Prof. Jean-Francois Etter Interview: Long-Term Vaping is Not a Public Health Problem
By Lindsay Fox Posted January 6, 2014
A new study looking at the long-term behavior of vapers was published in Addictive Behaviors last month, surveying users on both their vaping and smoking habits to provide insight into how vapers change over a 12-month period.
The research comes from Prof. Jean-Françios Etter (Professor of Public Health at the University of Geneva) and Dr. Chris Bullen (Clinical Trials Research Unit, University of Auckland), and you can read a detailed summary here. We caught up with lead author Professor Jean-Françios Etter for a short interview about the study, its findings and the wider implications of the research.
What would you say was the most important finding of your study?
JFE: This is one of the very first studies of vapers with 12 months follow-up. We found that very few ex-smokers relapsed to smoking, and that many smokers (i.e. dual users) either reduced or quit smoking after 12 months.
You acknowledge in the paper that the recruitment methods used may have led to an unrepresentative sample, do you think their increased motivation to quit smoking as a group impacts on the weight of the findings?
JFE: Yes, it is quite possible, these results should be considered as exploratory, and preliminary. Studies in representative samples of vapers are warranted. But because this is one of the very first studies of this type, the results are valuable, and encouraging.
Do you think vapers in general are inclined to exaggerate the benefits of e-cigs in surveys like this?
JFE: It is not impossible, in particular because many participants were recruited on e-cig forums, where many participants are pro-e-cig activists. But my experience with surveys suggests that most people are honest.
Your findings show that dedicated vapers don’t really decrease their consumption over time – would you say that this shows that e-cigarettes merely prolong addiction, as many anti-smoking groups allege?
JFE: Our data (and other studies) suggest that e-cigs are not very addictive, much less addictive than tobacco cigs. The conventional definition of addiction has two components (compulsive use in spite of harm). Because e-cigs do not cause harm, it is more appropriate to talk about compulsive use rather than of addiction in the case of e-cigs. There are thousands of ex-smokers who use the nicotine gum compulsively, several months or years after quitting smoking, and this is not a public health problem either.
If further studies confirmed that most vapers continue to vape for extended periods of time, would this mean e-cigs are ineffective for their intended purpose? What would the consequences be for future safety research?
JFE: Even if there are long-term vapers, this is not a problem, as long as they quit smoking. The problem is combusted tobacco, not nicotine. At the dosage used by vapers or users of nicotine gums or patches, nicotine is not toxic. Long term vaping is not a public health problem; not any more than long term use of nicotine gums.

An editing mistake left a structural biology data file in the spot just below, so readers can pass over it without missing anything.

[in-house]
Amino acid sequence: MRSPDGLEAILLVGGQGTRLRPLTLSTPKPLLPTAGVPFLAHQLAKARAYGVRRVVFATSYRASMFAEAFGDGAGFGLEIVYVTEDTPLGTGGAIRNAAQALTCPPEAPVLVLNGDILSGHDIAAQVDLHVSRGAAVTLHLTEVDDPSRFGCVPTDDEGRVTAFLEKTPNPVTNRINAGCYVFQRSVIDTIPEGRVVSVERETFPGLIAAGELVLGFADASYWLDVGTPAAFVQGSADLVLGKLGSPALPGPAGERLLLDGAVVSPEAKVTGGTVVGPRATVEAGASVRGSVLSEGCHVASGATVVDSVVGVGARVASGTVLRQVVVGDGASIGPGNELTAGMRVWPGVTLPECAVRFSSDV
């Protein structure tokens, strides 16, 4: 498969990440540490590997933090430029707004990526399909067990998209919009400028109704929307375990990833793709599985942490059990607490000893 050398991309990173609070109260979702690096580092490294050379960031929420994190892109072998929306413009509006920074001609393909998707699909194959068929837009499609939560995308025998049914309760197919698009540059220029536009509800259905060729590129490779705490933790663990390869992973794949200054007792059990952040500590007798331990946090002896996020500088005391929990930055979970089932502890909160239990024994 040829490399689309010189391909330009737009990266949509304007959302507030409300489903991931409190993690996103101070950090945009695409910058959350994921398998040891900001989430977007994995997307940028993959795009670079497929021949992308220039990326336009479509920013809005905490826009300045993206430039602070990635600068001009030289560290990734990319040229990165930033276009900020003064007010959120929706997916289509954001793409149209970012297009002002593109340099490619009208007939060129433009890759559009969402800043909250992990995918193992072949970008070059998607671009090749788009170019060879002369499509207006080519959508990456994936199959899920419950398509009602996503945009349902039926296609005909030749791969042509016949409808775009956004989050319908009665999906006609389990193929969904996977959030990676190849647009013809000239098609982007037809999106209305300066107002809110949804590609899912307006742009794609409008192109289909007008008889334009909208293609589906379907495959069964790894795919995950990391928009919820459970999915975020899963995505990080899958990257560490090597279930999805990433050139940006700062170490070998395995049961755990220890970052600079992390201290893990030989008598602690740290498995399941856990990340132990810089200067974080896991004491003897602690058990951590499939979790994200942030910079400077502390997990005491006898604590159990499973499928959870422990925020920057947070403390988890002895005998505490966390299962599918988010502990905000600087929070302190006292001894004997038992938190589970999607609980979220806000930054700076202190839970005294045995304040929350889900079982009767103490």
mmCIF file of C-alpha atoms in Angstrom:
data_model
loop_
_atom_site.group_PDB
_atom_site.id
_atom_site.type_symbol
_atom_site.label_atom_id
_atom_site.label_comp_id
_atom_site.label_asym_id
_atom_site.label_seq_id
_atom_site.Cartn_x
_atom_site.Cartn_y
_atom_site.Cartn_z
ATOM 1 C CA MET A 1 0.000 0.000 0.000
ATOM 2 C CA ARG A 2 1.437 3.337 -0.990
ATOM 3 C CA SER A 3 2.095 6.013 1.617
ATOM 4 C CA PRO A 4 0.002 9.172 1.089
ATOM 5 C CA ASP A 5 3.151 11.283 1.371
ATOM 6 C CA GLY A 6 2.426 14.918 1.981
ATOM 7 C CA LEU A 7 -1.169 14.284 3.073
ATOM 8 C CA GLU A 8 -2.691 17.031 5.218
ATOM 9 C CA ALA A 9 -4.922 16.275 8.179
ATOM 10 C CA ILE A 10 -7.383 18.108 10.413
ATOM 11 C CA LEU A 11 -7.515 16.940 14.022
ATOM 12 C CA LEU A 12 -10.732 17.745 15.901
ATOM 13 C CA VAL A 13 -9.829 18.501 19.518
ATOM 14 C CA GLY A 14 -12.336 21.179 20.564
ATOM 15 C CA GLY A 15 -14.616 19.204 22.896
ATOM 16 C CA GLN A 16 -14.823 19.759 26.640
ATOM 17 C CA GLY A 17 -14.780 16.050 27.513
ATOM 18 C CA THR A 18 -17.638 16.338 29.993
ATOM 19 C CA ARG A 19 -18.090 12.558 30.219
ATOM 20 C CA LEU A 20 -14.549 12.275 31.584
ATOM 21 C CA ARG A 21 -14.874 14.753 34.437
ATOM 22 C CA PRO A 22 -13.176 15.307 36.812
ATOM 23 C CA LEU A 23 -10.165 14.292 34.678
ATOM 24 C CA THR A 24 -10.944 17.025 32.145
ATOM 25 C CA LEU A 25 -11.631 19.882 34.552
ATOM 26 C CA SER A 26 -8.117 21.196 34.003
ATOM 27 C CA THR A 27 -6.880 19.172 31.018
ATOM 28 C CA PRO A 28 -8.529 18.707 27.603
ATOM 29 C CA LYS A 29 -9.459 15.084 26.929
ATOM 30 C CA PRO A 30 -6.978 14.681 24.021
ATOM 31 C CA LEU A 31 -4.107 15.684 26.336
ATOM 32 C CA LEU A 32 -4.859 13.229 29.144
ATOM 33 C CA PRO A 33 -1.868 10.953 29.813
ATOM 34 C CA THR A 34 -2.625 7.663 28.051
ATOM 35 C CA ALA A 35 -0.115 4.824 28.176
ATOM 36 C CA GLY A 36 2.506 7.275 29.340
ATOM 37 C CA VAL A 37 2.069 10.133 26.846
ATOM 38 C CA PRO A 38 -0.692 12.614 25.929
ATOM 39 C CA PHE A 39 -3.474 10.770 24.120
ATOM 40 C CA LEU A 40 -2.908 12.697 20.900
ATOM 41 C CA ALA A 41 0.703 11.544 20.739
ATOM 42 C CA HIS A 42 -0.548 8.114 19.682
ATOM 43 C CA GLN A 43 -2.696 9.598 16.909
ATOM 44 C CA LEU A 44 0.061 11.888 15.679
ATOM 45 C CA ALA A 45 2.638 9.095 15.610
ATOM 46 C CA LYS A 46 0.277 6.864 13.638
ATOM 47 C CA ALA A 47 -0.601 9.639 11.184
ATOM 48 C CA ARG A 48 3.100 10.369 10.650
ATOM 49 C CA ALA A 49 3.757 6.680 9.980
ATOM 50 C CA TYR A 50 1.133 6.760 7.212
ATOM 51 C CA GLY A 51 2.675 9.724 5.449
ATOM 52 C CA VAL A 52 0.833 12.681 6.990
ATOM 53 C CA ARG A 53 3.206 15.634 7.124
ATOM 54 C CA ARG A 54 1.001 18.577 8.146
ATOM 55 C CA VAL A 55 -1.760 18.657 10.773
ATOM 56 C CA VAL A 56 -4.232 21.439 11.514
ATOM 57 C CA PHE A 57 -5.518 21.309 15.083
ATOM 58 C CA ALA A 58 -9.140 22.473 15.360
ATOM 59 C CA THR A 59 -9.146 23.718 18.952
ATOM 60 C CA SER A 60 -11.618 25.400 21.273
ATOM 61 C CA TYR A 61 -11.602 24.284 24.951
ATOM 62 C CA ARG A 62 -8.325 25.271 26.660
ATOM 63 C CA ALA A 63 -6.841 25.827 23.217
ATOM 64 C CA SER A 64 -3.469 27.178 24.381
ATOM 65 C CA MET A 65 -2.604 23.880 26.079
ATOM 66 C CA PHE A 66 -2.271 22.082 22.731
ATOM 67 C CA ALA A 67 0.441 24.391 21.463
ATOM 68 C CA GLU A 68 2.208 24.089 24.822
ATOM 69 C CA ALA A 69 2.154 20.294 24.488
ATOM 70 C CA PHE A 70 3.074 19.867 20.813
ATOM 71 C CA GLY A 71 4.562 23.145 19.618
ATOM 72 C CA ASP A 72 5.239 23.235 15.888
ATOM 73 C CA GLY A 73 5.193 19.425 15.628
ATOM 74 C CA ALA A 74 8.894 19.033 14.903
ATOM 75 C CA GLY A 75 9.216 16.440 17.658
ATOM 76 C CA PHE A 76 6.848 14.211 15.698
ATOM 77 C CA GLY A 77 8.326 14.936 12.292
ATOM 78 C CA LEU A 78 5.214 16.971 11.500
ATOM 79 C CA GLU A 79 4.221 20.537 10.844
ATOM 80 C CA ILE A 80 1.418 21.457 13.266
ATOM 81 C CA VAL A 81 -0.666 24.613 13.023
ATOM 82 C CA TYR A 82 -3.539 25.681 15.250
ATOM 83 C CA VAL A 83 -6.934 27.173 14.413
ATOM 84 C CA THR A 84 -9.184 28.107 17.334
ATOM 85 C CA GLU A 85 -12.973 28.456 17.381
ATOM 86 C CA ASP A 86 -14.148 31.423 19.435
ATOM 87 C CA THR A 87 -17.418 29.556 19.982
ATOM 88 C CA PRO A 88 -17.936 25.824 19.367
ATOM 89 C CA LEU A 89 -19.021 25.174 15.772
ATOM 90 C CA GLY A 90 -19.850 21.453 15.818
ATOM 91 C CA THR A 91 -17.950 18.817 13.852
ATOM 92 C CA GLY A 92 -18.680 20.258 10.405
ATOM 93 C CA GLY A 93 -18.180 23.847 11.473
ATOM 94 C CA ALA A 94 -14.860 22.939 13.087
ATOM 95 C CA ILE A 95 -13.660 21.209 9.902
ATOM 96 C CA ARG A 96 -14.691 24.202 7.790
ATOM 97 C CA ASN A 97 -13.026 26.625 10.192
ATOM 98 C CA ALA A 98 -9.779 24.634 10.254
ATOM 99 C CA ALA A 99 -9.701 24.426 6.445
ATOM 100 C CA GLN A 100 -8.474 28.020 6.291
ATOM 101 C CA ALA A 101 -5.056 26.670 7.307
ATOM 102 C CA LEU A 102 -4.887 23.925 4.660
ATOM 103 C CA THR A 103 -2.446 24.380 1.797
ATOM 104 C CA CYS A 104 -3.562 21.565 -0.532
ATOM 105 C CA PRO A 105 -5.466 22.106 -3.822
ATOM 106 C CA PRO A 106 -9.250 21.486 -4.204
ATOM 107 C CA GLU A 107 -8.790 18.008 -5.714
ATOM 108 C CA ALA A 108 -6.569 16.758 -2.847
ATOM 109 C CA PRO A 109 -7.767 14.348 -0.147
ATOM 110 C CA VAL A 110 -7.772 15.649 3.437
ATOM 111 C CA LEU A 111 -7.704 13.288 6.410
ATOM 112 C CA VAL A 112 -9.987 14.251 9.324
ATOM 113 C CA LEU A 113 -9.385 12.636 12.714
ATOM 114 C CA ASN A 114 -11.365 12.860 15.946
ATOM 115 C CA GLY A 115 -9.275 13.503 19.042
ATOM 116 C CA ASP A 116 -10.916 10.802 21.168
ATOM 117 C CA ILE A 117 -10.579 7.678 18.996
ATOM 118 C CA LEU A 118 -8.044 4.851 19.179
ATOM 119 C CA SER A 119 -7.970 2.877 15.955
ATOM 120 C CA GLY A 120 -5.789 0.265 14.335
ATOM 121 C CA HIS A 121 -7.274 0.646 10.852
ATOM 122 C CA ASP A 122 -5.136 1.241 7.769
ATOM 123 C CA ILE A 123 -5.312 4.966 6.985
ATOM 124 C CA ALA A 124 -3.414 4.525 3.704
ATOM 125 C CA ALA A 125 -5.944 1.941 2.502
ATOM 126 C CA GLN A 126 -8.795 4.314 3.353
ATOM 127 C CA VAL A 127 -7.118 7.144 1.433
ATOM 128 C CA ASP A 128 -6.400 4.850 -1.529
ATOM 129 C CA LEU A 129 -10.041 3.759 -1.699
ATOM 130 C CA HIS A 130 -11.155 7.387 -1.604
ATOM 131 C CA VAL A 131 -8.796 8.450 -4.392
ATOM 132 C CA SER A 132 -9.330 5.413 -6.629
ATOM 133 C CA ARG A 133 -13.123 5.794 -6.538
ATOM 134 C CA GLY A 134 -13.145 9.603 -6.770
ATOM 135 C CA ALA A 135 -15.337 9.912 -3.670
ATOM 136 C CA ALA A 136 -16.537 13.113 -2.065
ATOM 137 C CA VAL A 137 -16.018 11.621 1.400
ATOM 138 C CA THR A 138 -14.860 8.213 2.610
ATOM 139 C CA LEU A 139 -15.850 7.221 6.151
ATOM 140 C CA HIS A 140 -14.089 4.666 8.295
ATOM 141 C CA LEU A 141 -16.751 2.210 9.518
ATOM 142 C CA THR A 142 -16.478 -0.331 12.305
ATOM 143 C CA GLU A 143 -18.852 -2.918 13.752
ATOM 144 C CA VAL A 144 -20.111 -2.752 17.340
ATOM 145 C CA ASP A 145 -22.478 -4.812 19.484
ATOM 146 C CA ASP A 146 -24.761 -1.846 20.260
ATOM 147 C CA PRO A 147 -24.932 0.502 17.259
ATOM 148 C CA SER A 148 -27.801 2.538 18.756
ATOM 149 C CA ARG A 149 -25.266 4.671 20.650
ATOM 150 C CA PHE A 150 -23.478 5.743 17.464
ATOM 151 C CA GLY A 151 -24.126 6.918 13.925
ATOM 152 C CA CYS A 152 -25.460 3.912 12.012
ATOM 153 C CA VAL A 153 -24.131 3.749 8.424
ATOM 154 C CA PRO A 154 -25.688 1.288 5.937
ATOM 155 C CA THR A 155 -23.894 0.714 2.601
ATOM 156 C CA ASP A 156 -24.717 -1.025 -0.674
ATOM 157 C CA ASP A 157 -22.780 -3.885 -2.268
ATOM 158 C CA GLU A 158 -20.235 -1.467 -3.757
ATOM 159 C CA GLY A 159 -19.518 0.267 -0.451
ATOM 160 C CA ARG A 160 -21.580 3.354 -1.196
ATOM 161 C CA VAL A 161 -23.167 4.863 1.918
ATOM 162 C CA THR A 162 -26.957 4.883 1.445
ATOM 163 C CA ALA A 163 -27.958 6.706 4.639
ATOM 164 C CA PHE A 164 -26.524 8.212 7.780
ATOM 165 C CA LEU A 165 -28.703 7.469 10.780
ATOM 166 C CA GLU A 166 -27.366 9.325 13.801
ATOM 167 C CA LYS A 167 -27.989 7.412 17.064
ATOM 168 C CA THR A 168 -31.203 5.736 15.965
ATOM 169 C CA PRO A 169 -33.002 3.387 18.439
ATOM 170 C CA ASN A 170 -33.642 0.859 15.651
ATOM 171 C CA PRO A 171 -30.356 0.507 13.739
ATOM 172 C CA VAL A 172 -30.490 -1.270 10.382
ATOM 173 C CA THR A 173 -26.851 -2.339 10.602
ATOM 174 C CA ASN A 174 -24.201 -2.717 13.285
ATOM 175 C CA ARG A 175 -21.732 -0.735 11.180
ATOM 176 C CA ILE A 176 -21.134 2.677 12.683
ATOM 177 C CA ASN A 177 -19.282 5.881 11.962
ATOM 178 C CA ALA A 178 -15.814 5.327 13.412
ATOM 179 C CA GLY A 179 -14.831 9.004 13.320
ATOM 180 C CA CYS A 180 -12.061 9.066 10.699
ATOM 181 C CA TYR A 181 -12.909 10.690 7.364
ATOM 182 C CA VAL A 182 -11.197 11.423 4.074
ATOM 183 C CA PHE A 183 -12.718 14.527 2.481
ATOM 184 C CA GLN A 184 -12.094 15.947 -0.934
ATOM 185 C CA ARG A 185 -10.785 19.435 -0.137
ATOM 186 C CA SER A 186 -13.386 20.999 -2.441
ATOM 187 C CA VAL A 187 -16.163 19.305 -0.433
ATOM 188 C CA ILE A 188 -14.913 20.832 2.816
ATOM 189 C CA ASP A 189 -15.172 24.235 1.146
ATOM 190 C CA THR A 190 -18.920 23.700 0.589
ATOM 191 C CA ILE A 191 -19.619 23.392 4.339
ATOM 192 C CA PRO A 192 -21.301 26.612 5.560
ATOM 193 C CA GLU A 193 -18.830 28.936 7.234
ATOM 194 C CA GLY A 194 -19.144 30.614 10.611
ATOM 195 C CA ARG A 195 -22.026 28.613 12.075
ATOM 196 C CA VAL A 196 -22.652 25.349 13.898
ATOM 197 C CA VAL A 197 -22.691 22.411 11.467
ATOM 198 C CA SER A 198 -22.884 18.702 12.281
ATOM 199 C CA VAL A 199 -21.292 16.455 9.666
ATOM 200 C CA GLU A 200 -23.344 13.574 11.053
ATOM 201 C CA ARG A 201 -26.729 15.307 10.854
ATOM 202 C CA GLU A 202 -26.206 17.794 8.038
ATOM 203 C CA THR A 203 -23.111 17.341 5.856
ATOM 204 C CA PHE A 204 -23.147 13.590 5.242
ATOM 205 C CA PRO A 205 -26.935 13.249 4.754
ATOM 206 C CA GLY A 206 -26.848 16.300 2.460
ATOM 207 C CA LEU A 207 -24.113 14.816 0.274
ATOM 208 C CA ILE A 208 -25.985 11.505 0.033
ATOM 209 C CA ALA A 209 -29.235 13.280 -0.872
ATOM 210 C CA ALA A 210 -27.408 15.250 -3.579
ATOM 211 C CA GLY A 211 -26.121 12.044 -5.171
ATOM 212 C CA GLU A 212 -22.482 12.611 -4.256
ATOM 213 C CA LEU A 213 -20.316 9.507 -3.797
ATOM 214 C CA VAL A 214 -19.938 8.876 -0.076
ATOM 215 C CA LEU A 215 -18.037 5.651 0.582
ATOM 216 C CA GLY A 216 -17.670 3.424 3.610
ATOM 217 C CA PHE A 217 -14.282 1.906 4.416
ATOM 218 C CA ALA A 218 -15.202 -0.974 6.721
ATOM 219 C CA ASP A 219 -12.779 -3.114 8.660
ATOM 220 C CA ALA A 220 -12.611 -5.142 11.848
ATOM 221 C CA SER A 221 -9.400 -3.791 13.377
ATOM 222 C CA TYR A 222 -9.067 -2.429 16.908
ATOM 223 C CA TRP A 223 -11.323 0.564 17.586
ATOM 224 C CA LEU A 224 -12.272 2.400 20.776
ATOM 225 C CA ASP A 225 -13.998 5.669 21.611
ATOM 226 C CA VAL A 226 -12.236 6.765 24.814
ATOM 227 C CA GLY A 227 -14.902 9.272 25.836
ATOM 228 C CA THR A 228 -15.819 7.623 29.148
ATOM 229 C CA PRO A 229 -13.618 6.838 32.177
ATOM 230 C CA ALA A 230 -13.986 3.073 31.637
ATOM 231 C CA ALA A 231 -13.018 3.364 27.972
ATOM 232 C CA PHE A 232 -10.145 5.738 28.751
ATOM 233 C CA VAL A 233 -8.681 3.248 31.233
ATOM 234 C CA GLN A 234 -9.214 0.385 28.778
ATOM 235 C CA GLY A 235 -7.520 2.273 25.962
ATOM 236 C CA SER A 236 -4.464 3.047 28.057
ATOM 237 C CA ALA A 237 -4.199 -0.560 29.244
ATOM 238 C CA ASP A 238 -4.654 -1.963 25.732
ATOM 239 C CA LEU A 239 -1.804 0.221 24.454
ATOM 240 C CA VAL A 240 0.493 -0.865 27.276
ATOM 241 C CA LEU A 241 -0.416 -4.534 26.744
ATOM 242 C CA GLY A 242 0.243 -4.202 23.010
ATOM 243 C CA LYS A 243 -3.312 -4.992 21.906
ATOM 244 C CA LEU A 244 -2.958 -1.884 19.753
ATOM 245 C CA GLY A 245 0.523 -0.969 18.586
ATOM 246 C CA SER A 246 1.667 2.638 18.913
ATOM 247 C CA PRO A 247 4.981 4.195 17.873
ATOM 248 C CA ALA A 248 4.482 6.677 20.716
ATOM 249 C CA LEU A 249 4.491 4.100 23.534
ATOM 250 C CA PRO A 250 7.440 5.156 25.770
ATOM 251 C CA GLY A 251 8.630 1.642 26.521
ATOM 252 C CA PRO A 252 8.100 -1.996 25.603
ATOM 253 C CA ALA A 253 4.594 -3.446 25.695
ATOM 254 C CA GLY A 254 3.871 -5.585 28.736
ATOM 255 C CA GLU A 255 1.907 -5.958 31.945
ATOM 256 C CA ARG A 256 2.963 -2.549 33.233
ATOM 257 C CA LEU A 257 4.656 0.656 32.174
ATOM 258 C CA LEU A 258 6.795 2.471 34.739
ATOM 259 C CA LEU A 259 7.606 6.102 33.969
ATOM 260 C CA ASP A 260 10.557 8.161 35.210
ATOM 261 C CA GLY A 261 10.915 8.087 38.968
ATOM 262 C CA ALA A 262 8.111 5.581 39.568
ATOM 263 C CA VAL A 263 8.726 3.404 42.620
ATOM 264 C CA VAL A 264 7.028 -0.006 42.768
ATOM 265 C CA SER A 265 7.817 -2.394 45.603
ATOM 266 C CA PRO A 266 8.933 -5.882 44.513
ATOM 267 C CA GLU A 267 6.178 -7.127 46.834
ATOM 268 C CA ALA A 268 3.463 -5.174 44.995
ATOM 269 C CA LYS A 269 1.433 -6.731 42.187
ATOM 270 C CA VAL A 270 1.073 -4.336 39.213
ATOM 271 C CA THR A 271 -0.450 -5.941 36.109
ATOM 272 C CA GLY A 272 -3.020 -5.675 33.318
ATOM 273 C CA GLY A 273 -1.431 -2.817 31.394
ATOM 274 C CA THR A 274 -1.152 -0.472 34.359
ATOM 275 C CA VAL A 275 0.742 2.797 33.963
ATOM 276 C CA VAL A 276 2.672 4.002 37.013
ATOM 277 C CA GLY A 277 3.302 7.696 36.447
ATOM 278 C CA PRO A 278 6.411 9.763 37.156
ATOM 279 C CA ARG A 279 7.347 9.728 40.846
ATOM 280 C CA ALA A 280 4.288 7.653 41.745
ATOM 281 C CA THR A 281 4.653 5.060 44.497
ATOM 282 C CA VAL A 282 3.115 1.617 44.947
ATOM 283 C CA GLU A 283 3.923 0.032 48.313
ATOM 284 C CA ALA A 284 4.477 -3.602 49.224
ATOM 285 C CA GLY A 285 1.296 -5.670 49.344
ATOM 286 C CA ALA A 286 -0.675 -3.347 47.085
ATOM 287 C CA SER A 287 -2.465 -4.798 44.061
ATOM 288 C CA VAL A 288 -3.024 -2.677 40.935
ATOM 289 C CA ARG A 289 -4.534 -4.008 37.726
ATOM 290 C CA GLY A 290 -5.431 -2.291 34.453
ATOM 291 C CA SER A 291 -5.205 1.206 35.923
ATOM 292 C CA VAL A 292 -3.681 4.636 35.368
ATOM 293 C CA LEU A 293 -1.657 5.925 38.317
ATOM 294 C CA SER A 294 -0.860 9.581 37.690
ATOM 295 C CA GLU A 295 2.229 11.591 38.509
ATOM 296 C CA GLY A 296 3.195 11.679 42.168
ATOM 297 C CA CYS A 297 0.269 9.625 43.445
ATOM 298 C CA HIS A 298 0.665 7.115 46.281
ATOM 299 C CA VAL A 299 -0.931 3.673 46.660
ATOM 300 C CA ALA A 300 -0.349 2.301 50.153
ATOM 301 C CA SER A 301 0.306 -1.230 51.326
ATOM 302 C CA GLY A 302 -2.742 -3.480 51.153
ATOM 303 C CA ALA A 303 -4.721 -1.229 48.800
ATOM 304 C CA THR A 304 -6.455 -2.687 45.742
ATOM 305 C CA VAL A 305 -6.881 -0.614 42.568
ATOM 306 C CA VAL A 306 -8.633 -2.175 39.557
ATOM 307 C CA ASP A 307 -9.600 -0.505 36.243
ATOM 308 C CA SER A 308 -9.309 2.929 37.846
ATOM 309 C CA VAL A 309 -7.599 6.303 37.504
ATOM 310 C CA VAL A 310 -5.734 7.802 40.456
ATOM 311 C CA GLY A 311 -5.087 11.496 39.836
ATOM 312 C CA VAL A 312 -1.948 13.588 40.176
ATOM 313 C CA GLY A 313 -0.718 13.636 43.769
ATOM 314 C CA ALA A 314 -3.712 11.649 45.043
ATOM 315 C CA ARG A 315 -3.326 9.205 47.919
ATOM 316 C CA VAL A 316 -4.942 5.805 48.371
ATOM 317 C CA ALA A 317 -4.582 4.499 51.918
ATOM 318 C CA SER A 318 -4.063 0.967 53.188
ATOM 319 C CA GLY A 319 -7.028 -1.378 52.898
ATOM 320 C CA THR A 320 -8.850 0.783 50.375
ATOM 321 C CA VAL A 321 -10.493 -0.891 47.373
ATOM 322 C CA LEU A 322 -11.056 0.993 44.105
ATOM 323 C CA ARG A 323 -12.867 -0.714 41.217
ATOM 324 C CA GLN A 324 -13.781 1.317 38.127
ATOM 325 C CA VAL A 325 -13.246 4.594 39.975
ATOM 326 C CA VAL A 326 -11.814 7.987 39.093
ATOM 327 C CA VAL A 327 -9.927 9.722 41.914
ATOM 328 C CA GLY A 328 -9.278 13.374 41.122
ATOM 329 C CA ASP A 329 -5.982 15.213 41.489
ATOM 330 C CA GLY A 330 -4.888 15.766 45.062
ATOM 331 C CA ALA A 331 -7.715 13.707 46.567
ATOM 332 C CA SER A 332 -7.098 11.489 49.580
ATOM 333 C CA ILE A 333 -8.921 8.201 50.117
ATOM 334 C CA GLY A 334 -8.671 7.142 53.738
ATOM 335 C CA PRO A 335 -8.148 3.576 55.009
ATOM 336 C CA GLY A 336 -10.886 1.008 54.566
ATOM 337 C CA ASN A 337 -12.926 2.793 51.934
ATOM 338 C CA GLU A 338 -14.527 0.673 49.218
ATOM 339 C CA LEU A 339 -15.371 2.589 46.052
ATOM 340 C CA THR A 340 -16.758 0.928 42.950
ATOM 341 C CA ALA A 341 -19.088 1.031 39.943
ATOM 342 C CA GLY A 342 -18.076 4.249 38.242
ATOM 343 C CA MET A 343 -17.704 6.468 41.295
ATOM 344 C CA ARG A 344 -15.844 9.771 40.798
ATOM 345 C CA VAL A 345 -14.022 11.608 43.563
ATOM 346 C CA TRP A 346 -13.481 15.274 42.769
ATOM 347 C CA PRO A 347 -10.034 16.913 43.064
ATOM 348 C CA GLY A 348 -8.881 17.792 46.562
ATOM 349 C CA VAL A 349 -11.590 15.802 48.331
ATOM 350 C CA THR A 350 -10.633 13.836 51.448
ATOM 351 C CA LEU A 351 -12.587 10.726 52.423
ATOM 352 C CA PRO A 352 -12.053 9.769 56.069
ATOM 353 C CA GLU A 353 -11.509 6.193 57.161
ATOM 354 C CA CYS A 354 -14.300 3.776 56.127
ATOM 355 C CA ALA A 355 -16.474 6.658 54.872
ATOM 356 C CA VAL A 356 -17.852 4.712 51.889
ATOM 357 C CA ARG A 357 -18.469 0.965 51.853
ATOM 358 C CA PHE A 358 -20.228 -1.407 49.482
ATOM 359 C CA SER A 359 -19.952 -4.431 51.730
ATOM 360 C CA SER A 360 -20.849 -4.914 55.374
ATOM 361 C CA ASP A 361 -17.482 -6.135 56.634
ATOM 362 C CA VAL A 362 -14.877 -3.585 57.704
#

From your sample, it appears that dual users are actually fairly likely to quit smoking within a year – do you think the concern from anti-smoking groups about the potential risks of dual use is justified?
JFE: Dual use seems to have two consequences: reduced smoking, and eventual smoking cessation (in about half the dual users after one year in our data). This suggests that dual use should be considered positively.
No ex-smokers in your study who were vaping relapsed to daily smoking – why do you think the relapse rate is so low? Do e-cigs really seem to be that effective, or is it likely to be just a quirk of the sample selection process?
JFE: Both elements played a role here, But the effect is so large (normally 95% of ex-smokers relapse within one year) that it cannot be attributed only to selection problems, there must be a real effect here. E-cigs most probably prevent relapse in former smokers.
Is there any aspect of the behavior of vapers which you think particularly warrants further investigation?
JFE: Yes, their behavior change over time is almost undocumented; many hypotheses need to be tested (whether they switch from cig-a-likes to tank systems over time, whether they change nicotine concentrations in liquids over time, e.t.c.). Many questions remain unanswered.
We’d like to thank Professor Etter again for his time – and hope to see more interesting research like this in future! He has another long-term survey in the pipelines, which hopes to offer further insight into vapers’ long-term behavior, but it’s currently in need of more participants. If you’re over 18 and have vaped before, you can participate in the research by following this link!
- Dr. Siegel Explains Why E-Cigarettes Are Here to Stay, Despite Looming FDA Regulations
- Interview with RunnerX: Promoting Vaping Awareness 26.2 Miles At A Time
- New Study Looks at the Long-Term Behavior of Vapers and Dual Users
- New Survey Investigates the Differences Between Dual Users and Full Time Vapers